3 family members plead guilty in $600 million nationwide catalytic converter theft scheme
Three members of a California family pleaded guilty Monday to conspiracy for their role in a ring that shipped $600 million worth of stolen catalytic converters from California to New Jersey, federal prosecutors said.
Brothers Tou Sue Vang, 32, and Andrew Vang, 28, along with their mother, Monica Moua, 58, were part of “a national network of thieves, dealers, and processors” who provided the stolen auto anti-smog devices to a metal refinery for more than $600 million, according to a statement from the U.S. attorney's office.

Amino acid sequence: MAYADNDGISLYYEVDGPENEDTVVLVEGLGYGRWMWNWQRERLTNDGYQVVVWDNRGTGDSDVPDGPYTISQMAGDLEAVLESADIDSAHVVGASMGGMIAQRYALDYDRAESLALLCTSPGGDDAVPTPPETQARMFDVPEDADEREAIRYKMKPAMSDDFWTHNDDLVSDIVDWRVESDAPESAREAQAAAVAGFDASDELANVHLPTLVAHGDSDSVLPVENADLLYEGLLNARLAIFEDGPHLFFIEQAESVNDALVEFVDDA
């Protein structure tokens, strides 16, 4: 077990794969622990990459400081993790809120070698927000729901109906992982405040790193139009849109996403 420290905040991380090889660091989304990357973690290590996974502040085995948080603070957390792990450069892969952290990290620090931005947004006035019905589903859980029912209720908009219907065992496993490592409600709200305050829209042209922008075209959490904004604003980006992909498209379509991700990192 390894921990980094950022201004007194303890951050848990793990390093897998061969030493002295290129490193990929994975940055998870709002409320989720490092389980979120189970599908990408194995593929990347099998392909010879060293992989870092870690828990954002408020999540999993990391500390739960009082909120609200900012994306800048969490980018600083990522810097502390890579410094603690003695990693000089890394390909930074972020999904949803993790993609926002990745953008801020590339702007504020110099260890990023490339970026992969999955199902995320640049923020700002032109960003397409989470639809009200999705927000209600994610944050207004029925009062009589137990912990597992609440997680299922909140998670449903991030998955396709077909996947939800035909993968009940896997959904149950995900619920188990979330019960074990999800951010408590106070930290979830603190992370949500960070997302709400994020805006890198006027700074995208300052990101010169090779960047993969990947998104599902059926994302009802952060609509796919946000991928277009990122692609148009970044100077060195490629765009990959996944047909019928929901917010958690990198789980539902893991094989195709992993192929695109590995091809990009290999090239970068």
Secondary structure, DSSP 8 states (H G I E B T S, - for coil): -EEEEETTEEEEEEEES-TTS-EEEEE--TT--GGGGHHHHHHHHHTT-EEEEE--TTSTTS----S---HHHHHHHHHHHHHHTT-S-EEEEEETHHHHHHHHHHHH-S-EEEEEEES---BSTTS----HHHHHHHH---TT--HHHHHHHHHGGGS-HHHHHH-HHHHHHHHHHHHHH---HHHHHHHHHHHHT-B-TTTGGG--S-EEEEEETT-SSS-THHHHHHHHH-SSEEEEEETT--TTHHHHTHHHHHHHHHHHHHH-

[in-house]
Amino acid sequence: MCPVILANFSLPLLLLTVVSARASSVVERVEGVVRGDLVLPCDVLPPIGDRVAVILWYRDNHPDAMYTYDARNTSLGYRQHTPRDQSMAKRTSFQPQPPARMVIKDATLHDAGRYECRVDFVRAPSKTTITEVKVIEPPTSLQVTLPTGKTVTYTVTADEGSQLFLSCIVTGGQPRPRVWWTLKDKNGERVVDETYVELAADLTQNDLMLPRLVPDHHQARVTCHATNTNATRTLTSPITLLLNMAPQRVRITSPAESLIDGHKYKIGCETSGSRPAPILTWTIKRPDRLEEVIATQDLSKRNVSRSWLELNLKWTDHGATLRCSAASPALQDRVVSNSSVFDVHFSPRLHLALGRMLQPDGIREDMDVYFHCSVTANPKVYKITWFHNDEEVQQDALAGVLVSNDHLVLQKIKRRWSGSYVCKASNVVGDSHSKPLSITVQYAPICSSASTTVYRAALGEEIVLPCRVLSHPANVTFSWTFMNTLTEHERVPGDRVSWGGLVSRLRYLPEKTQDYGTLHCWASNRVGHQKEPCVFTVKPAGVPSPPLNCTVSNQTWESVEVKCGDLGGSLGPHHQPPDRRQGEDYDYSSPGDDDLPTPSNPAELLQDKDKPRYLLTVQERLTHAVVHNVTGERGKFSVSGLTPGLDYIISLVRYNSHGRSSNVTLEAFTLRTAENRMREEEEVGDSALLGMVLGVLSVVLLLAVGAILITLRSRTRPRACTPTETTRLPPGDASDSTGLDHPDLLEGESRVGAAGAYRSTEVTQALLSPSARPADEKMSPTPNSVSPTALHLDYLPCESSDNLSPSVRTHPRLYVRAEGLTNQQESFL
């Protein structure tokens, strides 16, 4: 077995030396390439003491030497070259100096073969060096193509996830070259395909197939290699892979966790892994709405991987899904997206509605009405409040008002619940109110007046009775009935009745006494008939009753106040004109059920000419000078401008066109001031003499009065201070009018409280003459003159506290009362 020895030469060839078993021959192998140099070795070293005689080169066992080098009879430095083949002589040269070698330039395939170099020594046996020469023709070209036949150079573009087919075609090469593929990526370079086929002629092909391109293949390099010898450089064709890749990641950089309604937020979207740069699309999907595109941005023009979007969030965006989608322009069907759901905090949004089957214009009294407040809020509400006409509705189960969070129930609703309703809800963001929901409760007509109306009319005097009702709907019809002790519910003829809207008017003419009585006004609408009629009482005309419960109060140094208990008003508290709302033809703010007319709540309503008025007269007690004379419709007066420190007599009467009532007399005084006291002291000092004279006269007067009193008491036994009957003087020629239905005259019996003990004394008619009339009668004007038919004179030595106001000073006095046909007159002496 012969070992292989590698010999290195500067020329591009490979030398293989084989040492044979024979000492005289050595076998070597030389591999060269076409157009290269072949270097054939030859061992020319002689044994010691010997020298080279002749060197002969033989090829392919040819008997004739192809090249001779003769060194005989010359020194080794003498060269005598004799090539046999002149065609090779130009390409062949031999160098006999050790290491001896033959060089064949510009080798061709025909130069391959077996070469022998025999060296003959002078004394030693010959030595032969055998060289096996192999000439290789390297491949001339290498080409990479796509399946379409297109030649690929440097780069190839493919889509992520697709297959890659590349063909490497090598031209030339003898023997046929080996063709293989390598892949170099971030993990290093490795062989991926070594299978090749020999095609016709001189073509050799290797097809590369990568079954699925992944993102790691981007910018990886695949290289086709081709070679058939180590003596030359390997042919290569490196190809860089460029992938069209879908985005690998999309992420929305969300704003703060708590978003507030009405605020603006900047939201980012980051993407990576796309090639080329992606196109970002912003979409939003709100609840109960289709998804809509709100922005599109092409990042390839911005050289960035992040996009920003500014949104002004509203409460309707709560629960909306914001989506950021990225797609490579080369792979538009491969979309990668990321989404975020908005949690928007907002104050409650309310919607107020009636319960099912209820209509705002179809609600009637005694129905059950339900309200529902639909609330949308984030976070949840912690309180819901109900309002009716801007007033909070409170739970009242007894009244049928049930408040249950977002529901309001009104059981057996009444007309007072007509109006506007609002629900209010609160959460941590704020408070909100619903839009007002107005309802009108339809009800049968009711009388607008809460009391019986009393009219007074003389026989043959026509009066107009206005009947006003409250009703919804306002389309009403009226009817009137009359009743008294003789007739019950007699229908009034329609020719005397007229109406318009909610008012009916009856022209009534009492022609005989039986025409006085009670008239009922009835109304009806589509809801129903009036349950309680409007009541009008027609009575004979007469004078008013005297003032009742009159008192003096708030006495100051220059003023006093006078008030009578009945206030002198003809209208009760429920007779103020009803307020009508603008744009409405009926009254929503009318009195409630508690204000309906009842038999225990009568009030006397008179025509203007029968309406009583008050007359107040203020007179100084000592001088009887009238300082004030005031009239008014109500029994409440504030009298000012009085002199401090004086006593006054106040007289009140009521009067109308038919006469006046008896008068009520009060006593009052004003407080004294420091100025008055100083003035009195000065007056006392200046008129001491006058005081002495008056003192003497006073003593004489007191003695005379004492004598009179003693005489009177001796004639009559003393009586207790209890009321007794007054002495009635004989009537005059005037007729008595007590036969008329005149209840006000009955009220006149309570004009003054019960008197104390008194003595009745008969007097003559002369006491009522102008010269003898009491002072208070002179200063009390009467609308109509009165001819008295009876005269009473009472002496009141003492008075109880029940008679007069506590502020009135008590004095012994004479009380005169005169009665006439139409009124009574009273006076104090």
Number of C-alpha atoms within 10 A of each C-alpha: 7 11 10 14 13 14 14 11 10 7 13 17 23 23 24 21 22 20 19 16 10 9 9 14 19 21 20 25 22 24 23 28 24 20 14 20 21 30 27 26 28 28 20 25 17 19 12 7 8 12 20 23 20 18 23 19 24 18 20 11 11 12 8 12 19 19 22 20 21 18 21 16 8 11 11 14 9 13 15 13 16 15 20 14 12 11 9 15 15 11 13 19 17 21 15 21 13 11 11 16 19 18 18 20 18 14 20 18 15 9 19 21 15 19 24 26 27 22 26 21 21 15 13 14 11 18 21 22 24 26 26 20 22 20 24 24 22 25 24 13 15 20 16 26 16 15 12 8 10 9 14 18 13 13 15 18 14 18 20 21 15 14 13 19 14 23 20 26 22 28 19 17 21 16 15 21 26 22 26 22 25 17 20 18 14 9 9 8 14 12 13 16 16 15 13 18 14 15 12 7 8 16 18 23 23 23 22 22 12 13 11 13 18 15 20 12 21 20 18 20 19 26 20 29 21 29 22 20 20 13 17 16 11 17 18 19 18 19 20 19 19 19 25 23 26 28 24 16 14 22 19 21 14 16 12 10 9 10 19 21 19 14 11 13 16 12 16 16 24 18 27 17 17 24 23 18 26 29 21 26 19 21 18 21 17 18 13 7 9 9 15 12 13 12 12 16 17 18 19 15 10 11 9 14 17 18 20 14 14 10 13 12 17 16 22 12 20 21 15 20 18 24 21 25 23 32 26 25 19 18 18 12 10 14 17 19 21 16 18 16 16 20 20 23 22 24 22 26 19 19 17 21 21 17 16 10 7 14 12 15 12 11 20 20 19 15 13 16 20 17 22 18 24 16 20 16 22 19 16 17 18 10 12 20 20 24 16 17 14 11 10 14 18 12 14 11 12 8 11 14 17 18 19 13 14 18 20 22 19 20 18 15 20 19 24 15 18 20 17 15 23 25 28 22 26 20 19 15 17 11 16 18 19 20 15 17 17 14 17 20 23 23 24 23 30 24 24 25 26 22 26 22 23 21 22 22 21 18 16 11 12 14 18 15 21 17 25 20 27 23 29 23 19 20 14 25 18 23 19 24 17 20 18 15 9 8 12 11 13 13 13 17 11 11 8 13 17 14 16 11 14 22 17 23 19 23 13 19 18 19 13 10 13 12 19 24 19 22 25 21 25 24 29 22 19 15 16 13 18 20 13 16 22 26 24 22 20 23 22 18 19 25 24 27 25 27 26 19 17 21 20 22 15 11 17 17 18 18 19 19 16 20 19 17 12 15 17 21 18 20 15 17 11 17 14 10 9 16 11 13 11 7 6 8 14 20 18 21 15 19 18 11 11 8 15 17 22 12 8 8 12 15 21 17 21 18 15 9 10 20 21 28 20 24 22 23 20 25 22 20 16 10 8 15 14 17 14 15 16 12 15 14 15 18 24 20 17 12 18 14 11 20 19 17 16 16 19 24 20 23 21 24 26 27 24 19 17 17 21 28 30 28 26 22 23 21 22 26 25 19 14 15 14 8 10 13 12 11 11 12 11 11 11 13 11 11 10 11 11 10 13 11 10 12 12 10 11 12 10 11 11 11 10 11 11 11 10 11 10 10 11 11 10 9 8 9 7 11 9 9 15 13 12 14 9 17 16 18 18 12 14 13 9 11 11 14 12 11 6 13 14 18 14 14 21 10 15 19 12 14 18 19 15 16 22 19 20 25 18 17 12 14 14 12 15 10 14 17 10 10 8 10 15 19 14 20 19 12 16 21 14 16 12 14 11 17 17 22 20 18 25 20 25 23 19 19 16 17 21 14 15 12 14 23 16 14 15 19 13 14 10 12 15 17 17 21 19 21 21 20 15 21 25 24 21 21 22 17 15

Twenty-one people from California and New Jersey have been charged in the case, prosecutors said. The three Sacramento family members pleaded guilty to conspiring to transport the devices in return for more than $38 million.
Tou Sue Vang also pleaded guilty to 39 charges related to money laundering, prosecutors said.
Catalytic converters are easily stolen and contain precious metals including platinum.
“Some of these precious metals are more valuable per ounce than gold, and their value has been increasing in recent years,” the U.S. attorney's office said. “The black-market price for catalytic converters can be above $1,000 each.”
California accounts for 37% of catalytic converter theft claims nationwide, with about 1,600 reported stolen each month, federal prosecutors said.